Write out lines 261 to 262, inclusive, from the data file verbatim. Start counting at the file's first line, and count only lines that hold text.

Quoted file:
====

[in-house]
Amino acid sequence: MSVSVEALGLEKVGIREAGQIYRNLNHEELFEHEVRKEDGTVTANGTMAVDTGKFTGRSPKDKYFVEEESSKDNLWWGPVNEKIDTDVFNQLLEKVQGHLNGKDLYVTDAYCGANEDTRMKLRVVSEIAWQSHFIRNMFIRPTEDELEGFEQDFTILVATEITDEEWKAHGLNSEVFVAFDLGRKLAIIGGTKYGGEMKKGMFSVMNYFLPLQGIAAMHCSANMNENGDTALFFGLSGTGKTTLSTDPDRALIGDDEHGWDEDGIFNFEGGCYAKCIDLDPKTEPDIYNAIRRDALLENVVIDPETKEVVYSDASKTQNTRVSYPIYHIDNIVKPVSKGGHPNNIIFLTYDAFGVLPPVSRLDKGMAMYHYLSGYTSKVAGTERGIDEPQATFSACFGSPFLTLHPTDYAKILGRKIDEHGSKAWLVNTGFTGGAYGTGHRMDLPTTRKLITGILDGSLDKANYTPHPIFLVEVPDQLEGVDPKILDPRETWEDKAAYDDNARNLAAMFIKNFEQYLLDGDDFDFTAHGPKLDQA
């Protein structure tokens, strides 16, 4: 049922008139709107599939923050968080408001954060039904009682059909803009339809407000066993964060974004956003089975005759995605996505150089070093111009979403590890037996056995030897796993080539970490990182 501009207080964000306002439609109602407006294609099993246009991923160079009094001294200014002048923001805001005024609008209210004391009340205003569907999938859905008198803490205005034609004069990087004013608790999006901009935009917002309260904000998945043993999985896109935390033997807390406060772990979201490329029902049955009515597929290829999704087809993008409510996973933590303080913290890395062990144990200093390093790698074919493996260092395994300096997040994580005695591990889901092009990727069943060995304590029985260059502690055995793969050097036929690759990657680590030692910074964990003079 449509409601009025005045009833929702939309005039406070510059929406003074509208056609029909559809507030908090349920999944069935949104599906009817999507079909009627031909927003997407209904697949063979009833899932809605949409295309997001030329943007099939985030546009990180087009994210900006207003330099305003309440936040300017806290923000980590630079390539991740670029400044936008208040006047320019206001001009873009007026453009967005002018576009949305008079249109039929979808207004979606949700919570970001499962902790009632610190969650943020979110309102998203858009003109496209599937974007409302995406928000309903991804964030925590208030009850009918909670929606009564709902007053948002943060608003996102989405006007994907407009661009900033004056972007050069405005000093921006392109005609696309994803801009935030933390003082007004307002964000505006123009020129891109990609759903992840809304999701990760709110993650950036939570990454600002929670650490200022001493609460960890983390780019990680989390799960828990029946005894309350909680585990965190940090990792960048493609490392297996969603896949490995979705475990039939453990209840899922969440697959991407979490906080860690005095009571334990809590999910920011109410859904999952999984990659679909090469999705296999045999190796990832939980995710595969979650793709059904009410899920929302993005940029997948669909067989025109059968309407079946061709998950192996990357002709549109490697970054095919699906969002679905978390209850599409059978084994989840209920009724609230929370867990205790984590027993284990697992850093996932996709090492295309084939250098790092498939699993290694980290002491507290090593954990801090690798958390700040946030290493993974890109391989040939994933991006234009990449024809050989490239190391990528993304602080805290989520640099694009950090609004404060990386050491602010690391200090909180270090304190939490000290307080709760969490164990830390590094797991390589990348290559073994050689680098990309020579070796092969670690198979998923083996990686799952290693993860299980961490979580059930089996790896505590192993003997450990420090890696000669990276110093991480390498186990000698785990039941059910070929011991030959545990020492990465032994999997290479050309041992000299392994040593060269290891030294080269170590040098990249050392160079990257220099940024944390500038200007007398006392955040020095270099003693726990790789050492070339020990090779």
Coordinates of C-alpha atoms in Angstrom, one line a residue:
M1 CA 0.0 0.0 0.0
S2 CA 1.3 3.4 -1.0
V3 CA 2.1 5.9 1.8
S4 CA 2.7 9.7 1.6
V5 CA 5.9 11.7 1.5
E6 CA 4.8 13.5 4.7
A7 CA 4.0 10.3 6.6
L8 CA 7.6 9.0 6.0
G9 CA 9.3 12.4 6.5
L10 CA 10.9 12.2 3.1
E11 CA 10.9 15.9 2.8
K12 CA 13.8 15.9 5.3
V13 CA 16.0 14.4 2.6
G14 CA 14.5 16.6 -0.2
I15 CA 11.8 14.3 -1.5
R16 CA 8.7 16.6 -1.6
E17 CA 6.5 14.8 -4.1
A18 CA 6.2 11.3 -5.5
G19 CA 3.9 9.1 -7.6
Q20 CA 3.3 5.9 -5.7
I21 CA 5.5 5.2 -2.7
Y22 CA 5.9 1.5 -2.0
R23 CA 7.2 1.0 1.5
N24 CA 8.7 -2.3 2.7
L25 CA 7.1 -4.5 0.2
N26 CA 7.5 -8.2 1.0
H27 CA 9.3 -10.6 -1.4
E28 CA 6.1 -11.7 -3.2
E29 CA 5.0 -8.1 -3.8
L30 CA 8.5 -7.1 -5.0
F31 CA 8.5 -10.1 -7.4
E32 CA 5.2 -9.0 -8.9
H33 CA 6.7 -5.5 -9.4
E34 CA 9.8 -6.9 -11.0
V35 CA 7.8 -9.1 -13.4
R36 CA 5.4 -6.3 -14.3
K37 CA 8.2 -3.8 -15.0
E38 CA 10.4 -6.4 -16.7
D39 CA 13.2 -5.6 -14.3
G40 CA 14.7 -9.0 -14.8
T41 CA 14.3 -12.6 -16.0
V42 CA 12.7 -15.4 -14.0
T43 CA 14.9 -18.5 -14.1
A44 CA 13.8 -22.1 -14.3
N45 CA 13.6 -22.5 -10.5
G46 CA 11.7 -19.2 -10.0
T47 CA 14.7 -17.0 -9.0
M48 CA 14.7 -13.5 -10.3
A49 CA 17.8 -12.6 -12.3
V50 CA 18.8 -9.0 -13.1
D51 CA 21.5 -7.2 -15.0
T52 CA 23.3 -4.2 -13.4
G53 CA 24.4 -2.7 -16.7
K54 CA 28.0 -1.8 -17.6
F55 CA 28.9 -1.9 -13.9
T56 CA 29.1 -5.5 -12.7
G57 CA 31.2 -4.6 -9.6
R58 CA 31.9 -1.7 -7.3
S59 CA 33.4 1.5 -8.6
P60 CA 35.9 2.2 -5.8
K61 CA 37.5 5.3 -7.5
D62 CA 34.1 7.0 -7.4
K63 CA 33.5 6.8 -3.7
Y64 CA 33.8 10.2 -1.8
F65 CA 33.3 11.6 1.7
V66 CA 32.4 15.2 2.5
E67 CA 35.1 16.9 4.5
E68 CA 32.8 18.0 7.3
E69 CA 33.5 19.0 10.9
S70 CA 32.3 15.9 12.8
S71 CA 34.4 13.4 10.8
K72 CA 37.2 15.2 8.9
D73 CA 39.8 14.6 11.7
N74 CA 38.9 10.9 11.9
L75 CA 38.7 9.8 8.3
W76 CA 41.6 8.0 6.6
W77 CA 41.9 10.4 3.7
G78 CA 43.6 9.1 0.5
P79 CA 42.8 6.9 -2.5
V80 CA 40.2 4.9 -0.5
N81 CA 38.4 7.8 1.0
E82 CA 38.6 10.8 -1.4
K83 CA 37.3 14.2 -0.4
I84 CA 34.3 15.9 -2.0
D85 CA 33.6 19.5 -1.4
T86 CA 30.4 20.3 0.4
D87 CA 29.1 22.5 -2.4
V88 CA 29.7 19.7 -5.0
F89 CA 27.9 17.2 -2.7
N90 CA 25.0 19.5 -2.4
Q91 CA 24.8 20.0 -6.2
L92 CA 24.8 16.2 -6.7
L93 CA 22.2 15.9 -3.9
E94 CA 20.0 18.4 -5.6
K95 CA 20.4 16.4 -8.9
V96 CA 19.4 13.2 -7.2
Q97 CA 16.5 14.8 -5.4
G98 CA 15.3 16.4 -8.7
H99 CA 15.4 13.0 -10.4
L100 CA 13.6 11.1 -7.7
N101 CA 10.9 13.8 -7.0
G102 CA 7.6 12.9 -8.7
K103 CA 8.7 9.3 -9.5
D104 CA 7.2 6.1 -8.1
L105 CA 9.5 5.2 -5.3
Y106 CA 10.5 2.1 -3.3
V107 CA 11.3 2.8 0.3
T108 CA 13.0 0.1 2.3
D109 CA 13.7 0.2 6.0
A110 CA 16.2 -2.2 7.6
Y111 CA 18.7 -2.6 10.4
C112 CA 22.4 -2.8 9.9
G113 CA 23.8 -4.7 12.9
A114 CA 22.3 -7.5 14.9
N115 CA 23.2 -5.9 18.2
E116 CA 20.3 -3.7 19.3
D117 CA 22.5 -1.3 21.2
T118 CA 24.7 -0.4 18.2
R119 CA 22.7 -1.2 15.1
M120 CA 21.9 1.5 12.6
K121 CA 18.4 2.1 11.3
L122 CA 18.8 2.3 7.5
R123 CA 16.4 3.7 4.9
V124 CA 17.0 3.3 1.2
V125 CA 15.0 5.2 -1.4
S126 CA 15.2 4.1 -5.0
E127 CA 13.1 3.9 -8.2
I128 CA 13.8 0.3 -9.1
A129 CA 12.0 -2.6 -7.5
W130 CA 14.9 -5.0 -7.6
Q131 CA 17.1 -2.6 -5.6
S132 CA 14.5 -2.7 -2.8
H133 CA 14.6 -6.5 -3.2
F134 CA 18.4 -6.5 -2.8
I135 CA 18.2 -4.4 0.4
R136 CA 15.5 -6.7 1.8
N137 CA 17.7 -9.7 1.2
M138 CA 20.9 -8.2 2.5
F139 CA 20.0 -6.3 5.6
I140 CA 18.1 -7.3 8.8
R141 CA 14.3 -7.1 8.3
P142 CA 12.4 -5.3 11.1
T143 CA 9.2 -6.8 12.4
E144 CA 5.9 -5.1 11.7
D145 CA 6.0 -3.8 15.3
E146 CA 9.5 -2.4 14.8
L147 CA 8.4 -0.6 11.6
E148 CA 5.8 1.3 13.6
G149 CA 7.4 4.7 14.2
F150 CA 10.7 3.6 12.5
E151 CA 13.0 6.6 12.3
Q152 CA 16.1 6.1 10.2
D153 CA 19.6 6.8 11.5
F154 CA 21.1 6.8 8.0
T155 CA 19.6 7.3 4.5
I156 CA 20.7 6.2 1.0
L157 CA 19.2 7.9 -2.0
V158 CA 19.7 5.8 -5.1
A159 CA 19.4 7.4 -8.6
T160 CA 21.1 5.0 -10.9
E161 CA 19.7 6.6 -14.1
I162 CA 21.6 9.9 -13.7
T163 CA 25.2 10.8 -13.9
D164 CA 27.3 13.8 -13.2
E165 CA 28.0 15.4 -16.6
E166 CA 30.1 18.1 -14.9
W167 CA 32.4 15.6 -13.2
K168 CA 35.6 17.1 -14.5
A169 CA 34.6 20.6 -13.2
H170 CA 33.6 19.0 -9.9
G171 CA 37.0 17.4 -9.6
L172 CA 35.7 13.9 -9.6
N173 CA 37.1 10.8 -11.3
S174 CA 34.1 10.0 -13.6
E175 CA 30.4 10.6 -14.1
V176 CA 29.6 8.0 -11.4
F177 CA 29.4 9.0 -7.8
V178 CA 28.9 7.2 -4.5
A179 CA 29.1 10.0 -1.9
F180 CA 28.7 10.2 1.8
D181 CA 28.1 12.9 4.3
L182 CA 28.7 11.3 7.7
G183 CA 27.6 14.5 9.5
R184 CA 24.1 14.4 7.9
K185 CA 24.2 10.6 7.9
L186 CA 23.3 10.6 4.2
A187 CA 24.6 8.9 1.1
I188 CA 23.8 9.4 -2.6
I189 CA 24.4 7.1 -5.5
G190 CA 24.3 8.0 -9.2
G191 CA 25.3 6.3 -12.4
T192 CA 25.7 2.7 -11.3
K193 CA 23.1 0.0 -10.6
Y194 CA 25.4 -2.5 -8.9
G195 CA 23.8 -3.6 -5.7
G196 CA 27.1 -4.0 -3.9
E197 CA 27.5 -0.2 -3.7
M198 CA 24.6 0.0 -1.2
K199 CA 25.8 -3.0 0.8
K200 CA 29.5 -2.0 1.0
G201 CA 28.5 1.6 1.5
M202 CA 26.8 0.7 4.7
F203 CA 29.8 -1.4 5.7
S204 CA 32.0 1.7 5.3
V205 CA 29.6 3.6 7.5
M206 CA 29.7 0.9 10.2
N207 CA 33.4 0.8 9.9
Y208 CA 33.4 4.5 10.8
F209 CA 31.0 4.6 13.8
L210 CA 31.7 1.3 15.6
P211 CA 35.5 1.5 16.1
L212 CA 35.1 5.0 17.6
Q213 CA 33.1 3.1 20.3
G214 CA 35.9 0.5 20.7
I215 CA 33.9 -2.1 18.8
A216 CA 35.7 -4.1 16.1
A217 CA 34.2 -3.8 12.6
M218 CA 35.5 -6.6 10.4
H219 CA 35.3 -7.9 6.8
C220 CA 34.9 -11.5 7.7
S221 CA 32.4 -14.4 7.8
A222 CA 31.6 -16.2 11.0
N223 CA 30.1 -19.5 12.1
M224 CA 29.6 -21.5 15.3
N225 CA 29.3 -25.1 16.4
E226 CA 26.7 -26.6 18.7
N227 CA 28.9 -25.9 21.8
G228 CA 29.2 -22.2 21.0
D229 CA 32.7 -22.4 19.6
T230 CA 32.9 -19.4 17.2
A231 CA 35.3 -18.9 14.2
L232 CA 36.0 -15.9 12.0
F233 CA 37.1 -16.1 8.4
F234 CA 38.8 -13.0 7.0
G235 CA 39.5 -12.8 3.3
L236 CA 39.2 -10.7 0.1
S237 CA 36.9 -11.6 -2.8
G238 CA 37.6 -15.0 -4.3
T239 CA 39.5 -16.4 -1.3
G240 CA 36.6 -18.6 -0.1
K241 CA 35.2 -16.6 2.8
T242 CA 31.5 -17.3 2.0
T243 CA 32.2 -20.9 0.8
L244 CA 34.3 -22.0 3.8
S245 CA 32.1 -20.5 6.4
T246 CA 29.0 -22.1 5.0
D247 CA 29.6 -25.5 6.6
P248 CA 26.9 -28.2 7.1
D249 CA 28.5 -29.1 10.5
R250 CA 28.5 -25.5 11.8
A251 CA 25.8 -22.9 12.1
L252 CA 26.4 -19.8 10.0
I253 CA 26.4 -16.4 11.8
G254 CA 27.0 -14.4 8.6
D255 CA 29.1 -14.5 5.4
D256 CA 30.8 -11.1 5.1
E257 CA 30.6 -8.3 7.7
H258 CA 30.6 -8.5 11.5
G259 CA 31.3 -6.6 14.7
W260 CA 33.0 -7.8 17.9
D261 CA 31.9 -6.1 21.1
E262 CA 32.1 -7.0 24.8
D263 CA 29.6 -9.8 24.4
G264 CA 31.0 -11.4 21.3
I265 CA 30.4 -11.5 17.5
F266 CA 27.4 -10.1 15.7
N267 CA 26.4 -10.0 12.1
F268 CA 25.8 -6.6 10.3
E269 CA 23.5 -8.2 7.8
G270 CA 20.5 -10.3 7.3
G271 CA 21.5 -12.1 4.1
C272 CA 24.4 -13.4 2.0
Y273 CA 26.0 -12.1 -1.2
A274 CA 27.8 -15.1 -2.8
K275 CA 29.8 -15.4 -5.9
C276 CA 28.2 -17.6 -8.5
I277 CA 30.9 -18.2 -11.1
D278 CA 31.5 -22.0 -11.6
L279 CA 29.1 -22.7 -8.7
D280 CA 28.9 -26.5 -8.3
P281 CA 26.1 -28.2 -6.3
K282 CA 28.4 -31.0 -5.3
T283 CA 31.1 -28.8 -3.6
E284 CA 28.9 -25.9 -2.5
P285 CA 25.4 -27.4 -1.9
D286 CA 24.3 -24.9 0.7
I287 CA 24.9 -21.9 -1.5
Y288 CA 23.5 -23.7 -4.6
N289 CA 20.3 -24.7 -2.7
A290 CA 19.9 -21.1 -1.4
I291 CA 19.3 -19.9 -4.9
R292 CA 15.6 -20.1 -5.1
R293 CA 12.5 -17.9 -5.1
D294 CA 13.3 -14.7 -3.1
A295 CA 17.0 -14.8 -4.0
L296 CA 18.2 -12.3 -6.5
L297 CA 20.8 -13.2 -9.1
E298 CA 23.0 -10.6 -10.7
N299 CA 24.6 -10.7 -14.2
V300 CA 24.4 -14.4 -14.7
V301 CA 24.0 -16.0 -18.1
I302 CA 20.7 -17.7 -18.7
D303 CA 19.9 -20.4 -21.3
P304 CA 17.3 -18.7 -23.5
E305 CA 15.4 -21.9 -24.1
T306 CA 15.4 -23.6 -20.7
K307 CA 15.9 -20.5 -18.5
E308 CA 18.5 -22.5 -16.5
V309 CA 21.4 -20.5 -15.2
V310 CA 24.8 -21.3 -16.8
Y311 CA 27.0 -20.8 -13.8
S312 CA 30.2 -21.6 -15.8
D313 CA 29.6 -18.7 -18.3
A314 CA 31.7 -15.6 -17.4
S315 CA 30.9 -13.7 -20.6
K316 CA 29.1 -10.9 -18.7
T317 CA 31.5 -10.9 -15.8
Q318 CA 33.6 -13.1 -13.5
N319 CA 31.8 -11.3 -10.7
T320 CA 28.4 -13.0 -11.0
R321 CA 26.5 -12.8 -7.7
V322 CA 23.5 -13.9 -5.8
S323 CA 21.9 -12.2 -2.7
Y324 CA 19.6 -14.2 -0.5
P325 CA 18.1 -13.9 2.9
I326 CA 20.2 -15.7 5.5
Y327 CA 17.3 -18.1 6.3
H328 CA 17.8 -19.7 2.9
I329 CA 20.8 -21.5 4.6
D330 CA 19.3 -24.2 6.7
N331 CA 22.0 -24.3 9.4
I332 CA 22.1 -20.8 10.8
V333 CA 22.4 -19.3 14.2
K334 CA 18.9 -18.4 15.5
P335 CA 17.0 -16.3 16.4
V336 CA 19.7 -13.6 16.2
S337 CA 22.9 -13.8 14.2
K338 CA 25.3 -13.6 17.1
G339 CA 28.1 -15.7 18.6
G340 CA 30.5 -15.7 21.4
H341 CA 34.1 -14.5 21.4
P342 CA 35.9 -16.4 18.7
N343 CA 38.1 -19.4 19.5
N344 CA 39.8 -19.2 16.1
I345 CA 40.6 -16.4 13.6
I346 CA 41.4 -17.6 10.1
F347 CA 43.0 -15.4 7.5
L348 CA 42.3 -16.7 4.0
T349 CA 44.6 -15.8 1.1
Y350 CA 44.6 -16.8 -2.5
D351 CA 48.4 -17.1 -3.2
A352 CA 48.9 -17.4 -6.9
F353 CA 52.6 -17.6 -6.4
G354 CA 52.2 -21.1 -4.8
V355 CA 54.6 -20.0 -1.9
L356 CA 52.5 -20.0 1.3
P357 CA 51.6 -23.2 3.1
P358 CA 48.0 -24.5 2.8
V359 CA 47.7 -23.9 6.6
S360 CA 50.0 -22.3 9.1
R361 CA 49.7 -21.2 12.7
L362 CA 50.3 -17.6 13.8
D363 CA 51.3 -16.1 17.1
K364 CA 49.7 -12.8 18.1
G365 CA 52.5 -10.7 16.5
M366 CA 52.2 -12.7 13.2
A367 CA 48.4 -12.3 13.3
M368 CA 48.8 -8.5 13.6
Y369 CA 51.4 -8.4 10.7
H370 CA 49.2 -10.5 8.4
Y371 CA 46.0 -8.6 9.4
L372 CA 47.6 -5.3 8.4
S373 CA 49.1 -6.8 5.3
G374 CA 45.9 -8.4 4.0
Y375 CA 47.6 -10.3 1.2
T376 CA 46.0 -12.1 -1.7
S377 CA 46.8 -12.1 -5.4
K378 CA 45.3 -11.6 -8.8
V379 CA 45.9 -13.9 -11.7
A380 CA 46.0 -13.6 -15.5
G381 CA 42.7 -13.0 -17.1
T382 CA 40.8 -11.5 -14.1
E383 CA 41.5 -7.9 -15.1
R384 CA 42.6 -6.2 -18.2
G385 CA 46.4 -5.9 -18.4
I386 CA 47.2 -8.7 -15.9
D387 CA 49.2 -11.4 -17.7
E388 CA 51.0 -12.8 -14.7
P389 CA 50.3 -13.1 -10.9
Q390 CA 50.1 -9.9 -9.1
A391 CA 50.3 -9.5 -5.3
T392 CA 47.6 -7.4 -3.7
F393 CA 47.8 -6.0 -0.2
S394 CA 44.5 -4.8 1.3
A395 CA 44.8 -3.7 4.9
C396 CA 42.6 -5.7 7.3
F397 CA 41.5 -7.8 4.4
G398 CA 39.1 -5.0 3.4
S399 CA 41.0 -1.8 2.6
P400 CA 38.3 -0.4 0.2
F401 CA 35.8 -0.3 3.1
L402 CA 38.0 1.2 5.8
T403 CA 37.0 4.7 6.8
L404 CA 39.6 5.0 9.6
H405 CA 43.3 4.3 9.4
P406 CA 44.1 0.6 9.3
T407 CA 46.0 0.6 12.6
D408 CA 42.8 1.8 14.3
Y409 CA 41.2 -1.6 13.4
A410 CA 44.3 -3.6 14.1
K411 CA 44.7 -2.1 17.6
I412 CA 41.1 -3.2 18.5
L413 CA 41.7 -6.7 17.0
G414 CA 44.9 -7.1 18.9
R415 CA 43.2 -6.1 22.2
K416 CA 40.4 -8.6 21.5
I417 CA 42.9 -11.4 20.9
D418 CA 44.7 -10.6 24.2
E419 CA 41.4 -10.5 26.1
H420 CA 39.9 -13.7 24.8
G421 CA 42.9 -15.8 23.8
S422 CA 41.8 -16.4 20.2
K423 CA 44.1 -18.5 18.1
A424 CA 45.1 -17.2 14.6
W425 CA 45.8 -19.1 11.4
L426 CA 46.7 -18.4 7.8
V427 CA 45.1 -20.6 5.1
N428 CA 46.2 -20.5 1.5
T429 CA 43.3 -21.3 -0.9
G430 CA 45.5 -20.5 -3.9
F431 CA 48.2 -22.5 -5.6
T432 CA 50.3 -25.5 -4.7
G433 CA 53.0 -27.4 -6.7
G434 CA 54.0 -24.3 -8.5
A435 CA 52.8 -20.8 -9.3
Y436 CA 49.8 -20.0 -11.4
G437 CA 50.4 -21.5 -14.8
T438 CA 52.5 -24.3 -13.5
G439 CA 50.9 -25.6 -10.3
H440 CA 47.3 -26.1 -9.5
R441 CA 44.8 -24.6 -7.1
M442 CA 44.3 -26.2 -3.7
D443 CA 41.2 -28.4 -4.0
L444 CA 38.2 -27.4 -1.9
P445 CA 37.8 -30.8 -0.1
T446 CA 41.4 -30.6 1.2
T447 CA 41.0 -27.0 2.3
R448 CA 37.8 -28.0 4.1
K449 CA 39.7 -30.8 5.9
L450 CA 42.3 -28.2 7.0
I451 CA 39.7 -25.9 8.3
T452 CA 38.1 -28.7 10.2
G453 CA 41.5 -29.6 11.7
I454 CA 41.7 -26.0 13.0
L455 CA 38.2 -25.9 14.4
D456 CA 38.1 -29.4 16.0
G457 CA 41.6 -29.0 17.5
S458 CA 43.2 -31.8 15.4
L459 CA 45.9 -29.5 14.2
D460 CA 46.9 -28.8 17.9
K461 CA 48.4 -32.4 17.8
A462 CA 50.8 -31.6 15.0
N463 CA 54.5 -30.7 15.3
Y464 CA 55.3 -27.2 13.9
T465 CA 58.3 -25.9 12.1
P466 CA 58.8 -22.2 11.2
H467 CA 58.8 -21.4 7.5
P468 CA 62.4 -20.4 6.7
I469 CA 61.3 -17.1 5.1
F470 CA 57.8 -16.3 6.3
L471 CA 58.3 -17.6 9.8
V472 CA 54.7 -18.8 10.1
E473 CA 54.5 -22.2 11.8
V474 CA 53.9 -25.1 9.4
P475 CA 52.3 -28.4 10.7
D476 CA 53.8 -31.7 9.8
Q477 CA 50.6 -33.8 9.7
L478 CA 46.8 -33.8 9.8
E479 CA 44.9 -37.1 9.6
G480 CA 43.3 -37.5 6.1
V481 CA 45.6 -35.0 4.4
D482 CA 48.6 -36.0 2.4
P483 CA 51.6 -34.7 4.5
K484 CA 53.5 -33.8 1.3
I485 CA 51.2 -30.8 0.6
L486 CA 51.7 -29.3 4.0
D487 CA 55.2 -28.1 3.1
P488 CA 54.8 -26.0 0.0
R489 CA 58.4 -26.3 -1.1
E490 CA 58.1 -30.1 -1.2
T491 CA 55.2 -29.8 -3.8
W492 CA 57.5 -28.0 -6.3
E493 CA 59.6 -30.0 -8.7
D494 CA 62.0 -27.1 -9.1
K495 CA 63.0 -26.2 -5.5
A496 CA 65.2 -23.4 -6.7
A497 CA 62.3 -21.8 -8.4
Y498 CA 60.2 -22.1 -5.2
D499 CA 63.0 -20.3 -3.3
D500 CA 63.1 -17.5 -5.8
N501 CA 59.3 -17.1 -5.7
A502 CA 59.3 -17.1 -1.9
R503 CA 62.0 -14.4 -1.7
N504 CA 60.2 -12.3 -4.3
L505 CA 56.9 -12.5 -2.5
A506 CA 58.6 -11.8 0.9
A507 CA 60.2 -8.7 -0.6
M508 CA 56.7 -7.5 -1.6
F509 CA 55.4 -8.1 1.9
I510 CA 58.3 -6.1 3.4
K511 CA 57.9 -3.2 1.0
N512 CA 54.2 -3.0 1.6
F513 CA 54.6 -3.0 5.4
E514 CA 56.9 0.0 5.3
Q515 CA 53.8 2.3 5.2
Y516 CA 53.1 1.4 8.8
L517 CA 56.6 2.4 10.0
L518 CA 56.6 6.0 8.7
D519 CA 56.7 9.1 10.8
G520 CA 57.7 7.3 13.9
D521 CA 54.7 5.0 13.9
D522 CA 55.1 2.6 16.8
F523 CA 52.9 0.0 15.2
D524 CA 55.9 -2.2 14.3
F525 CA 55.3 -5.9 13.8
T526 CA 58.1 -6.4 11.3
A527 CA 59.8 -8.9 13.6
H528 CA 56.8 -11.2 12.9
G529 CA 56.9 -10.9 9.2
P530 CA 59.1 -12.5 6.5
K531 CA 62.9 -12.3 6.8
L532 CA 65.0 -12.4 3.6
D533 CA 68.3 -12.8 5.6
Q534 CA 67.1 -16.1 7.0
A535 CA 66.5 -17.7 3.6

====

E257 CA 30.6 -8.3 7.7
H258 CA 30.6 -8.5 11.5